DarkSide Publishing can and will sell 30,000 copies this year.

And second, what really happens if I'm wrong? Okay, you can make fun of me. Besides that...I just have to eat a little crow.

But come December 31st, 2011...I don't think I'll be having crow for dinner...I'll be popping a bottle of Dom and toasting my fellow DarkSide authors, our readers, our friends, and our epub mentors for one hell of a year.


  1. Methinks I love you, Karly. Thank you so much for leading me to the DarkSide!!!!

    10K challenged accepted. BRING IT ON!!!!!!

  2. This sounds so exciting! I will be anxiously watching you guys. :)

  3. "Will I never see my book in hardcover on the shelves of my local Barnes & Noble?"

    That's presuming there's going to be a B&N by the time the book is published. ;-)

  4. Now that's grabbing the bull by the horns! Good luck to you!!

  5. when i hear stuff like you described in your opening, it makes me sick. and it makes me feel sorry for my friends who are trying to break into the publishing world. the outlook is pretty bleak unless a pub. house decides they like your book. i'm so glad i went the indie route, and that i've recently found indie author friends. makes me feel not so alone as i rebel against the system.

  6. Terrific post. Thank you, Karly. I wish you every success.

  7. Karly,

    I think that Dark Side will sell 50,000+ for 2011! In my opinion, 10k per author is low. I am excited to see each of your success this year!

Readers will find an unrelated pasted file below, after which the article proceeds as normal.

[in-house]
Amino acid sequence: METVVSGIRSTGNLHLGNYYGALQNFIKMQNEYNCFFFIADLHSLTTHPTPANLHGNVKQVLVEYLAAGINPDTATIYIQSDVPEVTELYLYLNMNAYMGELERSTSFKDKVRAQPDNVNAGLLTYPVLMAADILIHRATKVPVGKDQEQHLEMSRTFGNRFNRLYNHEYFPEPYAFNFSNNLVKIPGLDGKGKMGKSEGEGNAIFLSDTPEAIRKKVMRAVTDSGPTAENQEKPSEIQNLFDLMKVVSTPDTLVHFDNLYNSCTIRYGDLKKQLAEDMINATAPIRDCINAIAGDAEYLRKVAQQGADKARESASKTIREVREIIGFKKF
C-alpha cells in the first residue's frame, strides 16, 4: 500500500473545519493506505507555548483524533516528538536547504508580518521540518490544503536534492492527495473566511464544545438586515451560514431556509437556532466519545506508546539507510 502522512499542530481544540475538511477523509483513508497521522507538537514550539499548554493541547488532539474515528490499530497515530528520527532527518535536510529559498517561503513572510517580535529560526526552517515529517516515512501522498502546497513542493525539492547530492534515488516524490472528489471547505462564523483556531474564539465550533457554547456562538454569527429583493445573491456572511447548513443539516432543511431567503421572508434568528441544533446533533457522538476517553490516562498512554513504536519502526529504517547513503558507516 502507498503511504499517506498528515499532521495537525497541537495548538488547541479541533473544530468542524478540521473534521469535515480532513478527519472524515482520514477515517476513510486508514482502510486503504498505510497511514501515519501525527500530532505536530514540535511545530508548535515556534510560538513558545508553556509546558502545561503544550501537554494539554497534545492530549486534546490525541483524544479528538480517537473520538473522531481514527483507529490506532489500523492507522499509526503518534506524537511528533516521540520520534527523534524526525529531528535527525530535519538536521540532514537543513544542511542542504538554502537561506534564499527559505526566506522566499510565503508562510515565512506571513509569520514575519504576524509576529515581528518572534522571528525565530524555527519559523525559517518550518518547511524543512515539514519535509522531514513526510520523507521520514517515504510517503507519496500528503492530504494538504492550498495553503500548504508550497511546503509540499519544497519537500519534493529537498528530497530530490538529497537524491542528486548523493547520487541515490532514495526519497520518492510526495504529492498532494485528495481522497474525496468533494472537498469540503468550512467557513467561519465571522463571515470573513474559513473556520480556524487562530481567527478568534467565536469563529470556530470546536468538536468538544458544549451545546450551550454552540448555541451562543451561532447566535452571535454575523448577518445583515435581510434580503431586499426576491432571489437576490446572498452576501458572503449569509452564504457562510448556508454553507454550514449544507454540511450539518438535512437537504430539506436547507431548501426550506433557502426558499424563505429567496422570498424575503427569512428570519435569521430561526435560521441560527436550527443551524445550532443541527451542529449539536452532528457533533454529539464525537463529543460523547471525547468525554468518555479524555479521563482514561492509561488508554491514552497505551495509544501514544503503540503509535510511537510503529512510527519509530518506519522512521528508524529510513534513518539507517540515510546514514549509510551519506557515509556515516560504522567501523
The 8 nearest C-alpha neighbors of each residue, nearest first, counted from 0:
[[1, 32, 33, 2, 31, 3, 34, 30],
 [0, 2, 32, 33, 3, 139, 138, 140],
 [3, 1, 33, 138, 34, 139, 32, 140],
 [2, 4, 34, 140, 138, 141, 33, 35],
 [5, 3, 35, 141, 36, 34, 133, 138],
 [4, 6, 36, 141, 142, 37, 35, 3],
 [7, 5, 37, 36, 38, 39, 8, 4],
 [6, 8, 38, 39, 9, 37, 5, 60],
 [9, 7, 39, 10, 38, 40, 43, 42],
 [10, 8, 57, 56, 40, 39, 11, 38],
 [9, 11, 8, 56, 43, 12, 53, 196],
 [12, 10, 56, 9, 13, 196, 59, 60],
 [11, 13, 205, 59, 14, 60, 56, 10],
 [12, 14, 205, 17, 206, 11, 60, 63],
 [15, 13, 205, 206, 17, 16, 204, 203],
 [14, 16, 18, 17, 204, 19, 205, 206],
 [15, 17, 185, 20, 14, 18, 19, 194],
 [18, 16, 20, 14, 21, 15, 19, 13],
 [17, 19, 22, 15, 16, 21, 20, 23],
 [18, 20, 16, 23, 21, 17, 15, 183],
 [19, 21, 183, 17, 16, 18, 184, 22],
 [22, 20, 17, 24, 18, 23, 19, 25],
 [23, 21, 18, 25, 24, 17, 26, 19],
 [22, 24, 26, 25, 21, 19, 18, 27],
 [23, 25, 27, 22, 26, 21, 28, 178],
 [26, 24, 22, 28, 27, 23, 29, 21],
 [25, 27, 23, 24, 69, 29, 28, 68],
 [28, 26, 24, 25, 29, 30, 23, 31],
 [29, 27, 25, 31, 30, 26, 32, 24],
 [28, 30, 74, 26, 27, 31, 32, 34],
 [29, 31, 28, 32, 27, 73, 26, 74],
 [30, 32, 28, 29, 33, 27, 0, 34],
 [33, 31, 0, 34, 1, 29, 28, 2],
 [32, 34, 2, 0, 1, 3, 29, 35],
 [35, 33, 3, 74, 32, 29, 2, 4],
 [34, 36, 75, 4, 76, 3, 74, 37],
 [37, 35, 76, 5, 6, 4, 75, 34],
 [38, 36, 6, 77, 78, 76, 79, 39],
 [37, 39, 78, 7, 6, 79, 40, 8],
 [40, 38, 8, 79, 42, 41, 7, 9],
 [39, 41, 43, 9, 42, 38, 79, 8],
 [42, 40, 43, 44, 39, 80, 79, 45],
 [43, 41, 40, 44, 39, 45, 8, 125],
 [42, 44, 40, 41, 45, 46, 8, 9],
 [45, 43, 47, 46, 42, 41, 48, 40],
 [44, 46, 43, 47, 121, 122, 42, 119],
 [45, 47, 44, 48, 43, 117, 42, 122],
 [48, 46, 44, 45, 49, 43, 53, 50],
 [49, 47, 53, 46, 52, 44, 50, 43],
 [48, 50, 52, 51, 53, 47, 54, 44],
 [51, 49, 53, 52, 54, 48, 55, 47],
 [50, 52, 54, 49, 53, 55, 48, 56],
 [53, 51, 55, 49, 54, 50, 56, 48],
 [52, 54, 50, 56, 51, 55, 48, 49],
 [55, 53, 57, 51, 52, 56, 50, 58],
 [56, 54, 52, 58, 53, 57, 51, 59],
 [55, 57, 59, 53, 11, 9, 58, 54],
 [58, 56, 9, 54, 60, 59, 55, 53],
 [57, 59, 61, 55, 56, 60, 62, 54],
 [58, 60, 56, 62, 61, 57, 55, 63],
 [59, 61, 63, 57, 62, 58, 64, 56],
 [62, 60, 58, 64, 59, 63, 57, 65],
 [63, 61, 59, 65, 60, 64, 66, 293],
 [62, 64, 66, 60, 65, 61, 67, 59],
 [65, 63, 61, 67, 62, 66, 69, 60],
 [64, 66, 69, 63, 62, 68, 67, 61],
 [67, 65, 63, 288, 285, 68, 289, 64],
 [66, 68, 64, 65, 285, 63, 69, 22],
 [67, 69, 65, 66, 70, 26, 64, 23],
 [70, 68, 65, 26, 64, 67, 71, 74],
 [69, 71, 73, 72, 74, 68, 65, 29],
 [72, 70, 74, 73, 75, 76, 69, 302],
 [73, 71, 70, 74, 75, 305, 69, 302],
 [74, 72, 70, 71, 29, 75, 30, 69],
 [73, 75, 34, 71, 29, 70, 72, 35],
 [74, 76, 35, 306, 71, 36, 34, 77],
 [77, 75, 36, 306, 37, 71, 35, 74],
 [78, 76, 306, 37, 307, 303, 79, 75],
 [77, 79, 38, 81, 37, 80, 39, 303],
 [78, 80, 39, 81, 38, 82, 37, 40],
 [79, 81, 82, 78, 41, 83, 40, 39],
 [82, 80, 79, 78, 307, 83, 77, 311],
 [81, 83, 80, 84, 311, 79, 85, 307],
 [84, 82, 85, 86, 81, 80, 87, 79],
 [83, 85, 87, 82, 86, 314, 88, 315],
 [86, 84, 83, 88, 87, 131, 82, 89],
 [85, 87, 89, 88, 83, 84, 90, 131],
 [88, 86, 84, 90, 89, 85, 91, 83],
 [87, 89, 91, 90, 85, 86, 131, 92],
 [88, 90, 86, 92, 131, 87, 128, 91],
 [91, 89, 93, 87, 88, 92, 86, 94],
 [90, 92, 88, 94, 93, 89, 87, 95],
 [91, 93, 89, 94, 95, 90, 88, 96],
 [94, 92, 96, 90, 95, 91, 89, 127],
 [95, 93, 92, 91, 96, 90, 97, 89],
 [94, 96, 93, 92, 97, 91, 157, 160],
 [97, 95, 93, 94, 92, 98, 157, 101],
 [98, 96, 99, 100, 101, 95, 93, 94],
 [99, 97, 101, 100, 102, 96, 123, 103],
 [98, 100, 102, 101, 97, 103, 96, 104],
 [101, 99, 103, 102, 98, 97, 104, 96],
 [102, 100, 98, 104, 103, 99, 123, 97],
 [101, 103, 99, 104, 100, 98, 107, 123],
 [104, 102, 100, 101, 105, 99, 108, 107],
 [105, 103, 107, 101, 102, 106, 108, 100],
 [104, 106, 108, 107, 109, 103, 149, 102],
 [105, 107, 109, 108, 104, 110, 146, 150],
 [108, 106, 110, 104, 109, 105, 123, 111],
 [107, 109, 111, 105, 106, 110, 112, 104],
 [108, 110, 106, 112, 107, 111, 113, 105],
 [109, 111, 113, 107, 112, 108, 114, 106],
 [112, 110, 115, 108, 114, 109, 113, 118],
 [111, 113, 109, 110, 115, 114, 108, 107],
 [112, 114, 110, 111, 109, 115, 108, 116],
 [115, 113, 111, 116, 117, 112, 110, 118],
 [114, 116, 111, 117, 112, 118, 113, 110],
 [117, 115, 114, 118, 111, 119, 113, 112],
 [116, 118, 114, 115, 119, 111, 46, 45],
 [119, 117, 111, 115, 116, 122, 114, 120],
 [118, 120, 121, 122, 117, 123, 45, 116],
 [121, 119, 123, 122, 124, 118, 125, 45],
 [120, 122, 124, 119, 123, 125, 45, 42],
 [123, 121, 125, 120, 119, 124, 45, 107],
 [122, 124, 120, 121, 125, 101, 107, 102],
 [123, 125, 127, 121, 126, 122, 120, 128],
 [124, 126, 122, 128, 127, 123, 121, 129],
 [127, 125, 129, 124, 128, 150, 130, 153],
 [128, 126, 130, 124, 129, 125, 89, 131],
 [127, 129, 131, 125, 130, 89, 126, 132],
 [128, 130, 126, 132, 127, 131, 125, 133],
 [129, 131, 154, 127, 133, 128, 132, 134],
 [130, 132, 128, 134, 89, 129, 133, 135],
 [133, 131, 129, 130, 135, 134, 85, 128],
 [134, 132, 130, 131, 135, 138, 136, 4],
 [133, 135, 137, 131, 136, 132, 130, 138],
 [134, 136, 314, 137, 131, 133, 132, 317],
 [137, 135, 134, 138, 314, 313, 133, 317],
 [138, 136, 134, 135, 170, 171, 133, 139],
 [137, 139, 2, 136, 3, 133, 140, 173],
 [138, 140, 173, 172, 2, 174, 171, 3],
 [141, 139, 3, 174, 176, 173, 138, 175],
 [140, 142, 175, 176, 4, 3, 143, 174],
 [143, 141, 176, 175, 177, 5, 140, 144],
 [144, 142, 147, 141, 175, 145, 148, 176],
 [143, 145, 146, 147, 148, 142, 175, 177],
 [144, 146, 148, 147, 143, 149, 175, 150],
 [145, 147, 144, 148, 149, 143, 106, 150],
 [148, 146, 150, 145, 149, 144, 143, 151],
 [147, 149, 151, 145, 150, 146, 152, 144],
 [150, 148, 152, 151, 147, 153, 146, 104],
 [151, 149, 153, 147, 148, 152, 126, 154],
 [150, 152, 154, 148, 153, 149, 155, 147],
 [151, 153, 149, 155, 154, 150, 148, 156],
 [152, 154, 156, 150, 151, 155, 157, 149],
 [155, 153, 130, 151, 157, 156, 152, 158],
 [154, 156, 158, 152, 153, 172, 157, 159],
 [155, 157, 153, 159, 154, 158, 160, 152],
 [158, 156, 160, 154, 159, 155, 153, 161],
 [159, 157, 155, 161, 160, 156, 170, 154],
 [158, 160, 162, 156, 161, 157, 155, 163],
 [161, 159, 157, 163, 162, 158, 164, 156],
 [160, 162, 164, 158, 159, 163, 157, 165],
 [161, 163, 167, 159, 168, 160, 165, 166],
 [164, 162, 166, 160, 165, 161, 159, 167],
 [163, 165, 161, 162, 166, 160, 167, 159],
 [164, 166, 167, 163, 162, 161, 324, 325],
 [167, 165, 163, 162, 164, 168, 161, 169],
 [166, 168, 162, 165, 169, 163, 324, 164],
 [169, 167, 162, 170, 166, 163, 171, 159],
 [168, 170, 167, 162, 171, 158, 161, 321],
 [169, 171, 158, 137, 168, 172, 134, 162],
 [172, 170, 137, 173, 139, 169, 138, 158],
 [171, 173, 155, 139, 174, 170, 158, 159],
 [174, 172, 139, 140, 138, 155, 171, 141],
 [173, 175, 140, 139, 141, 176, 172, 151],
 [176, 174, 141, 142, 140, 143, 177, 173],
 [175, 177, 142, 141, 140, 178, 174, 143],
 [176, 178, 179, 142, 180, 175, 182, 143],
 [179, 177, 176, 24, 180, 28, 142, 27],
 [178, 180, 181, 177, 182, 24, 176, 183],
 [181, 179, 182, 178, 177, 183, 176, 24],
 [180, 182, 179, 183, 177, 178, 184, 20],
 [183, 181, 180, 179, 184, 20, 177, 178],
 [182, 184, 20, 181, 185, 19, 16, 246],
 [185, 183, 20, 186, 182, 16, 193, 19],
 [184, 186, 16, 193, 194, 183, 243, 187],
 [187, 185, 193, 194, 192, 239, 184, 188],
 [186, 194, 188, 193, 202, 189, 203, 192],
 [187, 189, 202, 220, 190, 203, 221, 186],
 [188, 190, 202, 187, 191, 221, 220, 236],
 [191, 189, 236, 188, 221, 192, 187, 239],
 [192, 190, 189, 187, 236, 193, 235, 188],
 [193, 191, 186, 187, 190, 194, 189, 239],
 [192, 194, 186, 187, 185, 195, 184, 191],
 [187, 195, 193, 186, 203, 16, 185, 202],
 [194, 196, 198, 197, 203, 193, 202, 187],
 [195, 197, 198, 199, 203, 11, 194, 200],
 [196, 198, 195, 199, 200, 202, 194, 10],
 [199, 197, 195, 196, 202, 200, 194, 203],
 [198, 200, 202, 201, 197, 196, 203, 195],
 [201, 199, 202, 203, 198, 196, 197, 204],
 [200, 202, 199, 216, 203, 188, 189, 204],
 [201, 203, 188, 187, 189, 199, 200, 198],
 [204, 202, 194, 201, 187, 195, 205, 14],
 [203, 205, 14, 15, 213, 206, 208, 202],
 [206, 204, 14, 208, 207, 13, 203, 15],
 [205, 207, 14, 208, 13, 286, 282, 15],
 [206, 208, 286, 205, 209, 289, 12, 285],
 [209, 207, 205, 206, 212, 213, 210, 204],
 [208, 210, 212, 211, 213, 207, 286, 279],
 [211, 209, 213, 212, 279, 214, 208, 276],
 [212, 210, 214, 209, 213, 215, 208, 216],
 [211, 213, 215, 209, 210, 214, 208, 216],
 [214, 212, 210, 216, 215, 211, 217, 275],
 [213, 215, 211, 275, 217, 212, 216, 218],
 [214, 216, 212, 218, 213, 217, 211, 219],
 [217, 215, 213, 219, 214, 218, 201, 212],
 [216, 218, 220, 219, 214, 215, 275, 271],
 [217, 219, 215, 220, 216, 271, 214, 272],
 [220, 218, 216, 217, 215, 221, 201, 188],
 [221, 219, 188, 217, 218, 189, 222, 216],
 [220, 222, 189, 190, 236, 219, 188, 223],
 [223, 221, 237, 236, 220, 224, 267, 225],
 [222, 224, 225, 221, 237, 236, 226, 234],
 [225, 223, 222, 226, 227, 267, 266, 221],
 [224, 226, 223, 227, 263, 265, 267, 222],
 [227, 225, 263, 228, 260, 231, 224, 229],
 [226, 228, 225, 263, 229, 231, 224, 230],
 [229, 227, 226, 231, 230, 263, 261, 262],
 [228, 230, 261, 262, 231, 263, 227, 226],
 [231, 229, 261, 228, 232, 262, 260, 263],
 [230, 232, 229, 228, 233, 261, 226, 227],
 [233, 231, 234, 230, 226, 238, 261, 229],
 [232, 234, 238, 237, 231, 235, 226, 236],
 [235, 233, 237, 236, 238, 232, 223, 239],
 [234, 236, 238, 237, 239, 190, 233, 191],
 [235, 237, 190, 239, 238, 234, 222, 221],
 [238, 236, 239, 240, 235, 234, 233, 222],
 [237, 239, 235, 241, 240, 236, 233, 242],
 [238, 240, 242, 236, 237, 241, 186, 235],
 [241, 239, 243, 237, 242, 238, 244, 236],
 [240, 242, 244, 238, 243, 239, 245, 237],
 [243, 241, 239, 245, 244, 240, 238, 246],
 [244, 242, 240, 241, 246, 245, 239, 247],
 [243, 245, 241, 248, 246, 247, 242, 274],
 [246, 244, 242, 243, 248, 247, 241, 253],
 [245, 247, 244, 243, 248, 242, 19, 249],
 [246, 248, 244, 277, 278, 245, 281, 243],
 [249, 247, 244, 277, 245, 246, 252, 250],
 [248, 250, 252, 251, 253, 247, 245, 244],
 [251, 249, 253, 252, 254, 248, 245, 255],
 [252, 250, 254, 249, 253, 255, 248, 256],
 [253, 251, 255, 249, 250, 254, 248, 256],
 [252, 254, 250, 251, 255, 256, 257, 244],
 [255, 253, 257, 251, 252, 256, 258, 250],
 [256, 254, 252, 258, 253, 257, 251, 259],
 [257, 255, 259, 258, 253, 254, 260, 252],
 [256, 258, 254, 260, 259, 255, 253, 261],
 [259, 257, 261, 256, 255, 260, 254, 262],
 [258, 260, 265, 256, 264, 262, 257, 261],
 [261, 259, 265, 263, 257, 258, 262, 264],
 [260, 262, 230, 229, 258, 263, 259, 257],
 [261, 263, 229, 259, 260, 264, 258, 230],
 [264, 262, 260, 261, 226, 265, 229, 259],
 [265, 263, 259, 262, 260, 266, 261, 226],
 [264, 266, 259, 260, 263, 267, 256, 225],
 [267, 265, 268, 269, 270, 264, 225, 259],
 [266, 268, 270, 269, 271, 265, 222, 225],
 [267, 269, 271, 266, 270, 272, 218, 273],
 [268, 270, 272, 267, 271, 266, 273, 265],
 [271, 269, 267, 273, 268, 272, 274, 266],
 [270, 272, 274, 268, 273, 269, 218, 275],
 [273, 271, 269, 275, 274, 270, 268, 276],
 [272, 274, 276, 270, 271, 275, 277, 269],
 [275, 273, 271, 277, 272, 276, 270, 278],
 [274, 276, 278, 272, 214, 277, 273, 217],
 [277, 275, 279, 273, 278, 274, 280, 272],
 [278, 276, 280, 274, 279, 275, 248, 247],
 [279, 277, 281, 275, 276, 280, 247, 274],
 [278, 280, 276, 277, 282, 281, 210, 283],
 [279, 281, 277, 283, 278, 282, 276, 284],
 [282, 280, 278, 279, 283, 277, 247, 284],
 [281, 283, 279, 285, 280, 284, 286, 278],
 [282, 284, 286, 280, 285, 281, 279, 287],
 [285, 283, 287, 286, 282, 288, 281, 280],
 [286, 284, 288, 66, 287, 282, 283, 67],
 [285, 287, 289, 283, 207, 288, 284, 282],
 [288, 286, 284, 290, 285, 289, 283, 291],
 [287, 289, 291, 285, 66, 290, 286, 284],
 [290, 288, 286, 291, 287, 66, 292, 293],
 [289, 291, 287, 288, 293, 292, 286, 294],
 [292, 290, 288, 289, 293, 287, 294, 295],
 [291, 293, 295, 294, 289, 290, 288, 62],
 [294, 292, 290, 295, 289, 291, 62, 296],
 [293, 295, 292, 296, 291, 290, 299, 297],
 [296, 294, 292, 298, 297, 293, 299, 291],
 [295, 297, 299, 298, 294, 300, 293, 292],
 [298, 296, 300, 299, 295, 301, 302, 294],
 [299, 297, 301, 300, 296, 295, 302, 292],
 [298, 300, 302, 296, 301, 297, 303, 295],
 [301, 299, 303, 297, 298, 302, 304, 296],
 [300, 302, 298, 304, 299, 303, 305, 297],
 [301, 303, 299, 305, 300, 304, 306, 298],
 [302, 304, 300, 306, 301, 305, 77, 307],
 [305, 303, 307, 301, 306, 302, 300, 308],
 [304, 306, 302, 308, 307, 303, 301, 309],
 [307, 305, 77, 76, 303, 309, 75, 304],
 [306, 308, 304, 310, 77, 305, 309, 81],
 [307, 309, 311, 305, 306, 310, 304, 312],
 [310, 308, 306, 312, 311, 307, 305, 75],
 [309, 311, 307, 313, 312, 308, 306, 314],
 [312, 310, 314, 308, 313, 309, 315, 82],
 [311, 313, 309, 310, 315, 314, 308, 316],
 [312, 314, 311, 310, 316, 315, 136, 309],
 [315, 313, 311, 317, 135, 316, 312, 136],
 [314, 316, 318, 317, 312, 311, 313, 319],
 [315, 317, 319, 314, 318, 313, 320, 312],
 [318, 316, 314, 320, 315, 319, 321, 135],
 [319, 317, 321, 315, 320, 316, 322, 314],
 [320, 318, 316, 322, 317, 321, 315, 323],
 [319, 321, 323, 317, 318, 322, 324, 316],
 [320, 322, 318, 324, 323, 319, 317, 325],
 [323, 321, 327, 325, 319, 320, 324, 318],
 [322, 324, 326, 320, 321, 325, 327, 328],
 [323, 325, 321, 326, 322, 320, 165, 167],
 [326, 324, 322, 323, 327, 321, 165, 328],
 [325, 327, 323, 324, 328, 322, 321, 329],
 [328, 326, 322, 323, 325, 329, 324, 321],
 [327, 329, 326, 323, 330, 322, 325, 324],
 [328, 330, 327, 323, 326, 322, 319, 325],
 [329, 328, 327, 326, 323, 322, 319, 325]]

Go Karly! Go Megg! Go mysterious third author!

    Angeline Kace

  8. Thanks you guys! You're all so awesome! I'm glad we all stick together in this.

    @Ruth, you're right...we don't know how much longer B&N will be around. I'm guessing Borders will go toe-up first.

    And thanks Angeline! I was thinking a little conservatively too...although 50K would be *awesome*

  9. It sounds like you guys have it all together!

    I think I'd like to pick your collective brains . . . ;-)

  10. You can get your books into stores, through Amazon's CreateSpace POD program. They have an option to distribute, and last I heard Borders could supply from there. Also, local book stores are often happy to stock books from local authors. Just ask the owner.

  11. As a new writer and lifelong business-type, I have a question (well, let me start with one). How does someone who is going to e-pub get their mss ready? By that I mean, really good editorial help. This falls under Konrath's "good book".

  12. Ed, this is true. I'm in the distribution program at CreateSpace, so really, I could end up on a shelf somewhere.

    K.Victoria...your best bet for editorial help is finding people through your writers group or organization. Myself and my fellow DarkSide authors all met through SCBWI and are skilled at critiquing manuscripts for other writers after a few years of practice. I've studied a bit of editing and one of the other girls wrote magazine articles for years. We just rely on each other to be the editors. You can pay editors, but I just seem to hear really bad things about that, so make sure they're reputable.

  13. I really admire what you're doing with DarkSide, and I just love the enthusiasm and positivity on your blog. It inspires me!